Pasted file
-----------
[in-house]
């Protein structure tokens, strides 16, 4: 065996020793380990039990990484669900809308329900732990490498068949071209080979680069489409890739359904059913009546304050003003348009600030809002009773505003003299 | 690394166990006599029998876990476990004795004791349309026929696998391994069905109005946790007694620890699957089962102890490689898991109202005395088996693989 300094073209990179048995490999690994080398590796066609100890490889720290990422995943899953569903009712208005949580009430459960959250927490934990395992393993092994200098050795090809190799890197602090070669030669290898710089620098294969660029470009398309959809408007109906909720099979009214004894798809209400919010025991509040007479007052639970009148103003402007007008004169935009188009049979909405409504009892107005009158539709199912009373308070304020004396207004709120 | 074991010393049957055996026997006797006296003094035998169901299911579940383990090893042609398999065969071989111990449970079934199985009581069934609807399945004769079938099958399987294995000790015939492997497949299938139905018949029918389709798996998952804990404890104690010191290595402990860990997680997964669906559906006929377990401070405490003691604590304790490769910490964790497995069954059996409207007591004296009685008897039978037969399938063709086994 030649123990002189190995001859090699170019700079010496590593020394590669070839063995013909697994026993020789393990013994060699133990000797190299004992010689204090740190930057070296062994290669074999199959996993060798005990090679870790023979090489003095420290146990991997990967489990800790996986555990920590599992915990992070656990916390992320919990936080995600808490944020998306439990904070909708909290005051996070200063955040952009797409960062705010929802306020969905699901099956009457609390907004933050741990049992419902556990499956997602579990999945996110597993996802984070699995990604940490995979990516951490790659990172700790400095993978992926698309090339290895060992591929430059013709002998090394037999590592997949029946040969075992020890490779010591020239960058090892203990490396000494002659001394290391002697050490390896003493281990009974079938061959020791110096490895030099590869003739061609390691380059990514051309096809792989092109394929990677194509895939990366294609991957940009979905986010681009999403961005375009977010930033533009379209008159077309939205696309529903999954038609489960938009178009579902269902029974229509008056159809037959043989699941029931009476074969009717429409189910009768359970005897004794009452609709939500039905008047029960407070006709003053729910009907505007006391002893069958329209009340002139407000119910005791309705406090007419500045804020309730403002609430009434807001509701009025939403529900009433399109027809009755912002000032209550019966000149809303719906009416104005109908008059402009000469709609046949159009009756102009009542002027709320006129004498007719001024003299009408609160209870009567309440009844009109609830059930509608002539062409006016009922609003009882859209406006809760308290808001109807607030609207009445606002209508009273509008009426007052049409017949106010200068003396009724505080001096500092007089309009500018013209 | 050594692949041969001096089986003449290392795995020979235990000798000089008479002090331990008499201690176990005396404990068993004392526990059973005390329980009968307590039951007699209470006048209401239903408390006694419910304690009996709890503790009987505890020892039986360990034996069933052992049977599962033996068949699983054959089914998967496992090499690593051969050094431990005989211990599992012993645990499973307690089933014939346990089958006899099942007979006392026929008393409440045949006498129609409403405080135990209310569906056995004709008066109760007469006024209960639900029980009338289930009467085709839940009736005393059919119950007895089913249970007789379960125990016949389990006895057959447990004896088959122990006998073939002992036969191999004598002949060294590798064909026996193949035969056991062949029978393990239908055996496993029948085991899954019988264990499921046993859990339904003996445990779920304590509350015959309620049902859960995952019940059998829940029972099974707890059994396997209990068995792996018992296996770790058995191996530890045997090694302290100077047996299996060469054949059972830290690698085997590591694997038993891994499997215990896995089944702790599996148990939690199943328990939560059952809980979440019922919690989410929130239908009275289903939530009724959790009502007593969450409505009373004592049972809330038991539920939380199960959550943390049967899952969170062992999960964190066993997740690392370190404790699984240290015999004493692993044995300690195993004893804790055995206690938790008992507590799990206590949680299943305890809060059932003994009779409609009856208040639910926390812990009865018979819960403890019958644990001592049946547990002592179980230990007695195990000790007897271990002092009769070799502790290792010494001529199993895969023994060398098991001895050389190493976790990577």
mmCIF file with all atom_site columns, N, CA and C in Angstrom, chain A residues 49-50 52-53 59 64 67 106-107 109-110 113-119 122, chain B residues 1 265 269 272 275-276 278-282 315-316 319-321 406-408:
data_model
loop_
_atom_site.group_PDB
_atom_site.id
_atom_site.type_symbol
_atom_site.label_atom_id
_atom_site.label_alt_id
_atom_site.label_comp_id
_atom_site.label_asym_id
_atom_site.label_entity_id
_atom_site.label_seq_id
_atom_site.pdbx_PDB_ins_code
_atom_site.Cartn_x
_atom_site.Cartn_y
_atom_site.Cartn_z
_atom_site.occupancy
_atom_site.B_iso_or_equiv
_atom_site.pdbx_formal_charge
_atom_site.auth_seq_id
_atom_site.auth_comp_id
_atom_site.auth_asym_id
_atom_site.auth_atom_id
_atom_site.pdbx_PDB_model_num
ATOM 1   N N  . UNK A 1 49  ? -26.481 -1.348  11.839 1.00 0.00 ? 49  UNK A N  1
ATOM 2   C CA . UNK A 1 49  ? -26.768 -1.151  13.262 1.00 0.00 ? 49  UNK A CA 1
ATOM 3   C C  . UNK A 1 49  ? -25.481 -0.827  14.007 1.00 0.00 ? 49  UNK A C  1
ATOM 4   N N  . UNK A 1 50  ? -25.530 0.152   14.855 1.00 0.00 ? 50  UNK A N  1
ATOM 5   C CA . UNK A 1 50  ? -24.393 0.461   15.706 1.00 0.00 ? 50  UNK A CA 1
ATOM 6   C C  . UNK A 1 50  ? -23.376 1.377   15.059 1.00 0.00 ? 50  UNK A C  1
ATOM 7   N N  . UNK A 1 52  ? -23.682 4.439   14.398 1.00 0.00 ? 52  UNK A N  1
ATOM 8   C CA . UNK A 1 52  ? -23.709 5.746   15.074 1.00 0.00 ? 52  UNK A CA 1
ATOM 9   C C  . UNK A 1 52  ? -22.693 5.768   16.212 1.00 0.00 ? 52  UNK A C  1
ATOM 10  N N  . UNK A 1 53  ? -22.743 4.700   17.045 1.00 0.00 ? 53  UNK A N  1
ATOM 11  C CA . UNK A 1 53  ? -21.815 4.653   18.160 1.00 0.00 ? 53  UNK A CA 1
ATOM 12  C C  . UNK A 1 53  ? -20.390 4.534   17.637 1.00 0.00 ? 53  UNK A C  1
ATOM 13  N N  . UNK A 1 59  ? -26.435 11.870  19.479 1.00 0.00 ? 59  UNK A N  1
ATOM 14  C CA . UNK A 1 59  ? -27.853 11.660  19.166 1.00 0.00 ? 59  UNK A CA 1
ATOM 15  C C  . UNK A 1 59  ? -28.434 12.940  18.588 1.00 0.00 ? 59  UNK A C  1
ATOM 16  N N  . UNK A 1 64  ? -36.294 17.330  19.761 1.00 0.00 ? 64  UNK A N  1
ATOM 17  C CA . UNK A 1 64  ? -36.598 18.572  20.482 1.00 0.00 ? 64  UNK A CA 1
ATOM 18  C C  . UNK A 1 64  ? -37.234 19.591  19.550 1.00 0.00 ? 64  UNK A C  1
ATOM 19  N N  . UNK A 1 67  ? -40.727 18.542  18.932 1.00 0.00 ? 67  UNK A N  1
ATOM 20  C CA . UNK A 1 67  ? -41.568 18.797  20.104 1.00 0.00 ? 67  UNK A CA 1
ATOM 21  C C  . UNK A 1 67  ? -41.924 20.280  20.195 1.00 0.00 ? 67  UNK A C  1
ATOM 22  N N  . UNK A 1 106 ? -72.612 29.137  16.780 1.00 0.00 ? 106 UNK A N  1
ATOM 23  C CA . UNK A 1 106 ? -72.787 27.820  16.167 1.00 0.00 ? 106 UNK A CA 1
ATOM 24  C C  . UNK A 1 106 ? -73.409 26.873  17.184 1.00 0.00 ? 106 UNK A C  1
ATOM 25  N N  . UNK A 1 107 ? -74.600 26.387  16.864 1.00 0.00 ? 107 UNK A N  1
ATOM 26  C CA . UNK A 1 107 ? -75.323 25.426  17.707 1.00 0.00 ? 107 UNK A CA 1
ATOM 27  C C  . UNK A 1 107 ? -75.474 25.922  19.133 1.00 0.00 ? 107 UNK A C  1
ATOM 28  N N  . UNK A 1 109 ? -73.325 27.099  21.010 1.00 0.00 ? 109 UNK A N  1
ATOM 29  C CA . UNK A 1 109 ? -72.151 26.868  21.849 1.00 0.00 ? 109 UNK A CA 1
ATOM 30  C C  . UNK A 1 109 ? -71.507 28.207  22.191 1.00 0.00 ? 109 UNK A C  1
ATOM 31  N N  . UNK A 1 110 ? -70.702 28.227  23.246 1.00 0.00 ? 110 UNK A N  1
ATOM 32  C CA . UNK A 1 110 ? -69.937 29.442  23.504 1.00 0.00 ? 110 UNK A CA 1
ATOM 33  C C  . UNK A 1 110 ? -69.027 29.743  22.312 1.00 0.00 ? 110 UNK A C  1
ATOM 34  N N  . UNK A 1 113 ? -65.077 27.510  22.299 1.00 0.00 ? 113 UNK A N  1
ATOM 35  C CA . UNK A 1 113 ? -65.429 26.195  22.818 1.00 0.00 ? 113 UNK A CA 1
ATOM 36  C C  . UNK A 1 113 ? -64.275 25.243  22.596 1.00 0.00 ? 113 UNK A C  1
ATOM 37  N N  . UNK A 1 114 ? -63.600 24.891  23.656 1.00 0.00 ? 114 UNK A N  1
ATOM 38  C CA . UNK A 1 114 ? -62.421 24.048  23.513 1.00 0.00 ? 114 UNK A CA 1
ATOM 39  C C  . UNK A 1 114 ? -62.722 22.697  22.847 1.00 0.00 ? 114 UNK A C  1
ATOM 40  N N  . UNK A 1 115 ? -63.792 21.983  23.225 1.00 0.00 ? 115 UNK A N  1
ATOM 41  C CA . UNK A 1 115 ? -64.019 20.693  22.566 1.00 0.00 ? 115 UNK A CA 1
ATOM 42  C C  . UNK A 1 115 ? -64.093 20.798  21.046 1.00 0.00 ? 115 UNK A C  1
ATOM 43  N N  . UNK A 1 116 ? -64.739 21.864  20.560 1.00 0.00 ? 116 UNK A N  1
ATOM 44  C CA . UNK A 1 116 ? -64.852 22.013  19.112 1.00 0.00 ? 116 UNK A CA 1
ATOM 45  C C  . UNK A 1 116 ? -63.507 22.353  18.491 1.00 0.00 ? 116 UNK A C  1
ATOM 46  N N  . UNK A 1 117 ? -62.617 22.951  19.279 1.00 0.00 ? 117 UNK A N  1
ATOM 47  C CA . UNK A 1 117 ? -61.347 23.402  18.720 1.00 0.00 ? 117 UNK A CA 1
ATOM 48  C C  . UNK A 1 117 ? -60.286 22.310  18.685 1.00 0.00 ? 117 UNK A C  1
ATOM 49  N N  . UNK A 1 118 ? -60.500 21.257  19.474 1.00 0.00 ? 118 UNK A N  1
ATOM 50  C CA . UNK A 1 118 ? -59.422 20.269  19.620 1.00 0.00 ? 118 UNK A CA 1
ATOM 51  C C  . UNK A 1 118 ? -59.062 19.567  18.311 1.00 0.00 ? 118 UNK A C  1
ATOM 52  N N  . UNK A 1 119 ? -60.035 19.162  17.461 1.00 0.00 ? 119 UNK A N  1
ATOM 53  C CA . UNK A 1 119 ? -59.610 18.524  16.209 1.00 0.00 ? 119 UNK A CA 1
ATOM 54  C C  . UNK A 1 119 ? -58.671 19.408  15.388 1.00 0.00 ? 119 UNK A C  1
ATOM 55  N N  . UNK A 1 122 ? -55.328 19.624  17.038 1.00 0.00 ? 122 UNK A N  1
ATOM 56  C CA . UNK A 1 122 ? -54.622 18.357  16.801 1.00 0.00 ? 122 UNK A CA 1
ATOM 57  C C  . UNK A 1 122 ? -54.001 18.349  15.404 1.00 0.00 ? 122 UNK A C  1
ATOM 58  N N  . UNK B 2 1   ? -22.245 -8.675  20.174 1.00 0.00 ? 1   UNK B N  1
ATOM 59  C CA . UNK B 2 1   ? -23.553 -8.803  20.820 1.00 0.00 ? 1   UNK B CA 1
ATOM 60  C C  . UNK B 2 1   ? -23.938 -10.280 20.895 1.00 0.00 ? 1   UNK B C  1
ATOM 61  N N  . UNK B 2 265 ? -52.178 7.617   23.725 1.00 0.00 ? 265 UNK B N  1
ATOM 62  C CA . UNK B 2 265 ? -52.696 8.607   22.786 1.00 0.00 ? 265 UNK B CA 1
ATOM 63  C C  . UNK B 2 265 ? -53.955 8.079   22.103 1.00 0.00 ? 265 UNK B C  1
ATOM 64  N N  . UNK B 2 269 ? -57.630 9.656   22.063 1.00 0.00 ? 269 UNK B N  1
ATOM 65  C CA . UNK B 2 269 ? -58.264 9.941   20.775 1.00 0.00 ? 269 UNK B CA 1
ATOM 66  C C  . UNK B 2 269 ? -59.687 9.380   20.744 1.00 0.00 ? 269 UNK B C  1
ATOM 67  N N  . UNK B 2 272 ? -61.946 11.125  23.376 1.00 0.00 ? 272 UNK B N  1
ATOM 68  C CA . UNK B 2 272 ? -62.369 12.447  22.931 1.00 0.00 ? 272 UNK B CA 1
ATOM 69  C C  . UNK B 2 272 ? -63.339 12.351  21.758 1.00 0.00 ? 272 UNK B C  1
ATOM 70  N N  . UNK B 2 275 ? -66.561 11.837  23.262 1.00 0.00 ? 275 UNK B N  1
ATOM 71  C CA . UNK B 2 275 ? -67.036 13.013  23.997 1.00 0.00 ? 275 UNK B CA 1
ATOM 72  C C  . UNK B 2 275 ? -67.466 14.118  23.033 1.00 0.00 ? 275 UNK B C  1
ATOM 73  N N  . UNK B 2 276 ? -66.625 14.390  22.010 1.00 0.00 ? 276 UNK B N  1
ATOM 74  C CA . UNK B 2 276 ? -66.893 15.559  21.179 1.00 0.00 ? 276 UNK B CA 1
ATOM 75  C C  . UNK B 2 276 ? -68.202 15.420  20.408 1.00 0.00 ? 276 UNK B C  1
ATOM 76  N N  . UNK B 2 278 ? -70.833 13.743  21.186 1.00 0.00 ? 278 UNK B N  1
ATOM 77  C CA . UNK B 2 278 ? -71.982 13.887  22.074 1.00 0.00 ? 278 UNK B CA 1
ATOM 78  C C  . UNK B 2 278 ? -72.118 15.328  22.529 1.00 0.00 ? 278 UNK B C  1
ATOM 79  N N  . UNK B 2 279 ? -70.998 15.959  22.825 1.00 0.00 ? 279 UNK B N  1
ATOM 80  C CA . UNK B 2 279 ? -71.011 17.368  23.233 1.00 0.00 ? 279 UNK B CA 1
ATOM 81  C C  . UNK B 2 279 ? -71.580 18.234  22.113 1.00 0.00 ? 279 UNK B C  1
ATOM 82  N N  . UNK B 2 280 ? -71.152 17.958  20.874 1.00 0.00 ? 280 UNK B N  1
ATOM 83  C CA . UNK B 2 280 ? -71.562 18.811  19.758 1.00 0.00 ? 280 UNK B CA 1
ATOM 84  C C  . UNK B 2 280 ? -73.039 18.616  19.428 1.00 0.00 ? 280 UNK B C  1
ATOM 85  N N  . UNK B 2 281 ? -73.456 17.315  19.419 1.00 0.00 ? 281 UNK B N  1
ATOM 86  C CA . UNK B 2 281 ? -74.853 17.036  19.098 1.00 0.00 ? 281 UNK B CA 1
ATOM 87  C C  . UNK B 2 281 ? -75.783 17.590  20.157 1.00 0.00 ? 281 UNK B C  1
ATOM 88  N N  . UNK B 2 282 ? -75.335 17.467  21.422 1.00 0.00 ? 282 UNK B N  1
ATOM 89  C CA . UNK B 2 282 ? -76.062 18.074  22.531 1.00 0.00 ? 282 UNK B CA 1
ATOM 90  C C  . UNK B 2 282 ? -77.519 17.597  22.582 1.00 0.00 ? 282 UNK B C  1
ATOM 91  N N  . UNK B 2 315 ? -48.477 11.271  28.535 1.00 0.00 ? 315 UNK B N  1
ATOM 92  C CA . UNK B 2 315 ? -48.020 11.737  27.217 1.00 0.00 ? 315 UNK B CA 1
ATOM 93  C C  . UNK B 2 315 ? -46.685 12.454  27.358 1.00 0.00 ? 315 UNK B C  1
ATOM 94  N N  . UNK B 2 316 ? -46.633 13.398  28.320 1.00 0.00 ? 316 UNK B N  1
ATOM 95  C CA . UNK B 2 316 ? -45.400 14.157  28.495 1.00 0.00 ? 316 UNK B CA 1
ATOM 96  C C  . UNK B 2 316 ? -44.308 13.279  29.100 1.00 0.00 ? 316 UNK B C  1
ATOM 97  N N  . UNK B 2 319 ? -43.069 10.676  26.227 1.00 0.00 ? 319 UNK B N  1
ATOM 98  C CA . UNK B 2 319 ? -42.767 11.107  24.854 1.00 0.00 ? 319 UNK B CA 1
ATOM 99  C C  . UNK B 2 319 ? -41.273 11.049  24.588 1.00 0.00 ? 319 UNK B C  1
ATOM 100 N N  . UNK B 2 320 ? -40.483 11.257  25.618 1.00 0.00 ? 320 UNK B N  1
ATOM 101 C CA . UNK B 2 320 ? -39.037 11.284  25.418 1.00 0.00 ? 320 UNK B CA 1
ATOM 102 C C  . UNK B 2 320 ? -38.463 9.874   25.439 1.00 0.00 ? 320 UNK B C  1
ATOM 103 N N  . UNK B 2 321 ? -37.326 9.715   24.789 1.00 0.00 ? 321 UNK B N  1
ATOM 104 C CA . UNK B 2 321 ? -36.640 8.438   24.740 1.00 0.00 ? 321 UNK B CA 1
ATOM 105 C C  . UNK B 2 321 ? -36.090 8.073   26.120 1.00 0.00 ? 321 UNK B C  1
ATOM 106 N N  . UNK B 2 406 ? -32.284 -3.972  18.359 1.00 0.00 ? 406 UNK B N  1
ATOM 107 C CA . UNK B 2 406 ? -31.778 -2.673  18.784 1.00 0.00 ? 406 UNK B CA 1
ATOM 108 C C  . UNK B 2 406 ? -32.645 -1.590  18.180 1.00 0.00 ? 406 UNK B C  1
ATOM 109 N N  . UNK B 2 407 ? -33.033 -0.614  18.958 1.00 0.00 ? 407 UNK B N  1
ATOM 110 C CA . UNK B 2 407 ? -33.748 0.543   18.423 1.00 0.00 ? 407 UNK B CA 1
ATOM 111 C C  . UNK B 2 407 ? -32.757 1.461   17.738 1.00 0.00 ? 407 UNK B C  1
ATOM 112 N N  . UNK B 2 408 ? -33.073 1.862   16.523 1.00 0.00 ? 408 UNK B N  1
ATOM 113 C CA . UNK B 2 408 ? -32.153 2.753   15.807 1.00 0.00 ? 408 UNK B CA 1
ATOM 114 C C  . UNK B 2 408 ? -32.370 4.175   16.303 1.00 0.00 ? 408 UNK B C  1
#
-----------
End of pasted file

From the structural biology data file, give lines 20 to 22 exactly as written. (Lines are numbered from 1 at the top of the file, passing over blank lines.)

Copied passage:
_atom_site.B_iso_or_equiv
_atom_site.pdbx_formal_charge
_atom_site.auth_seq_id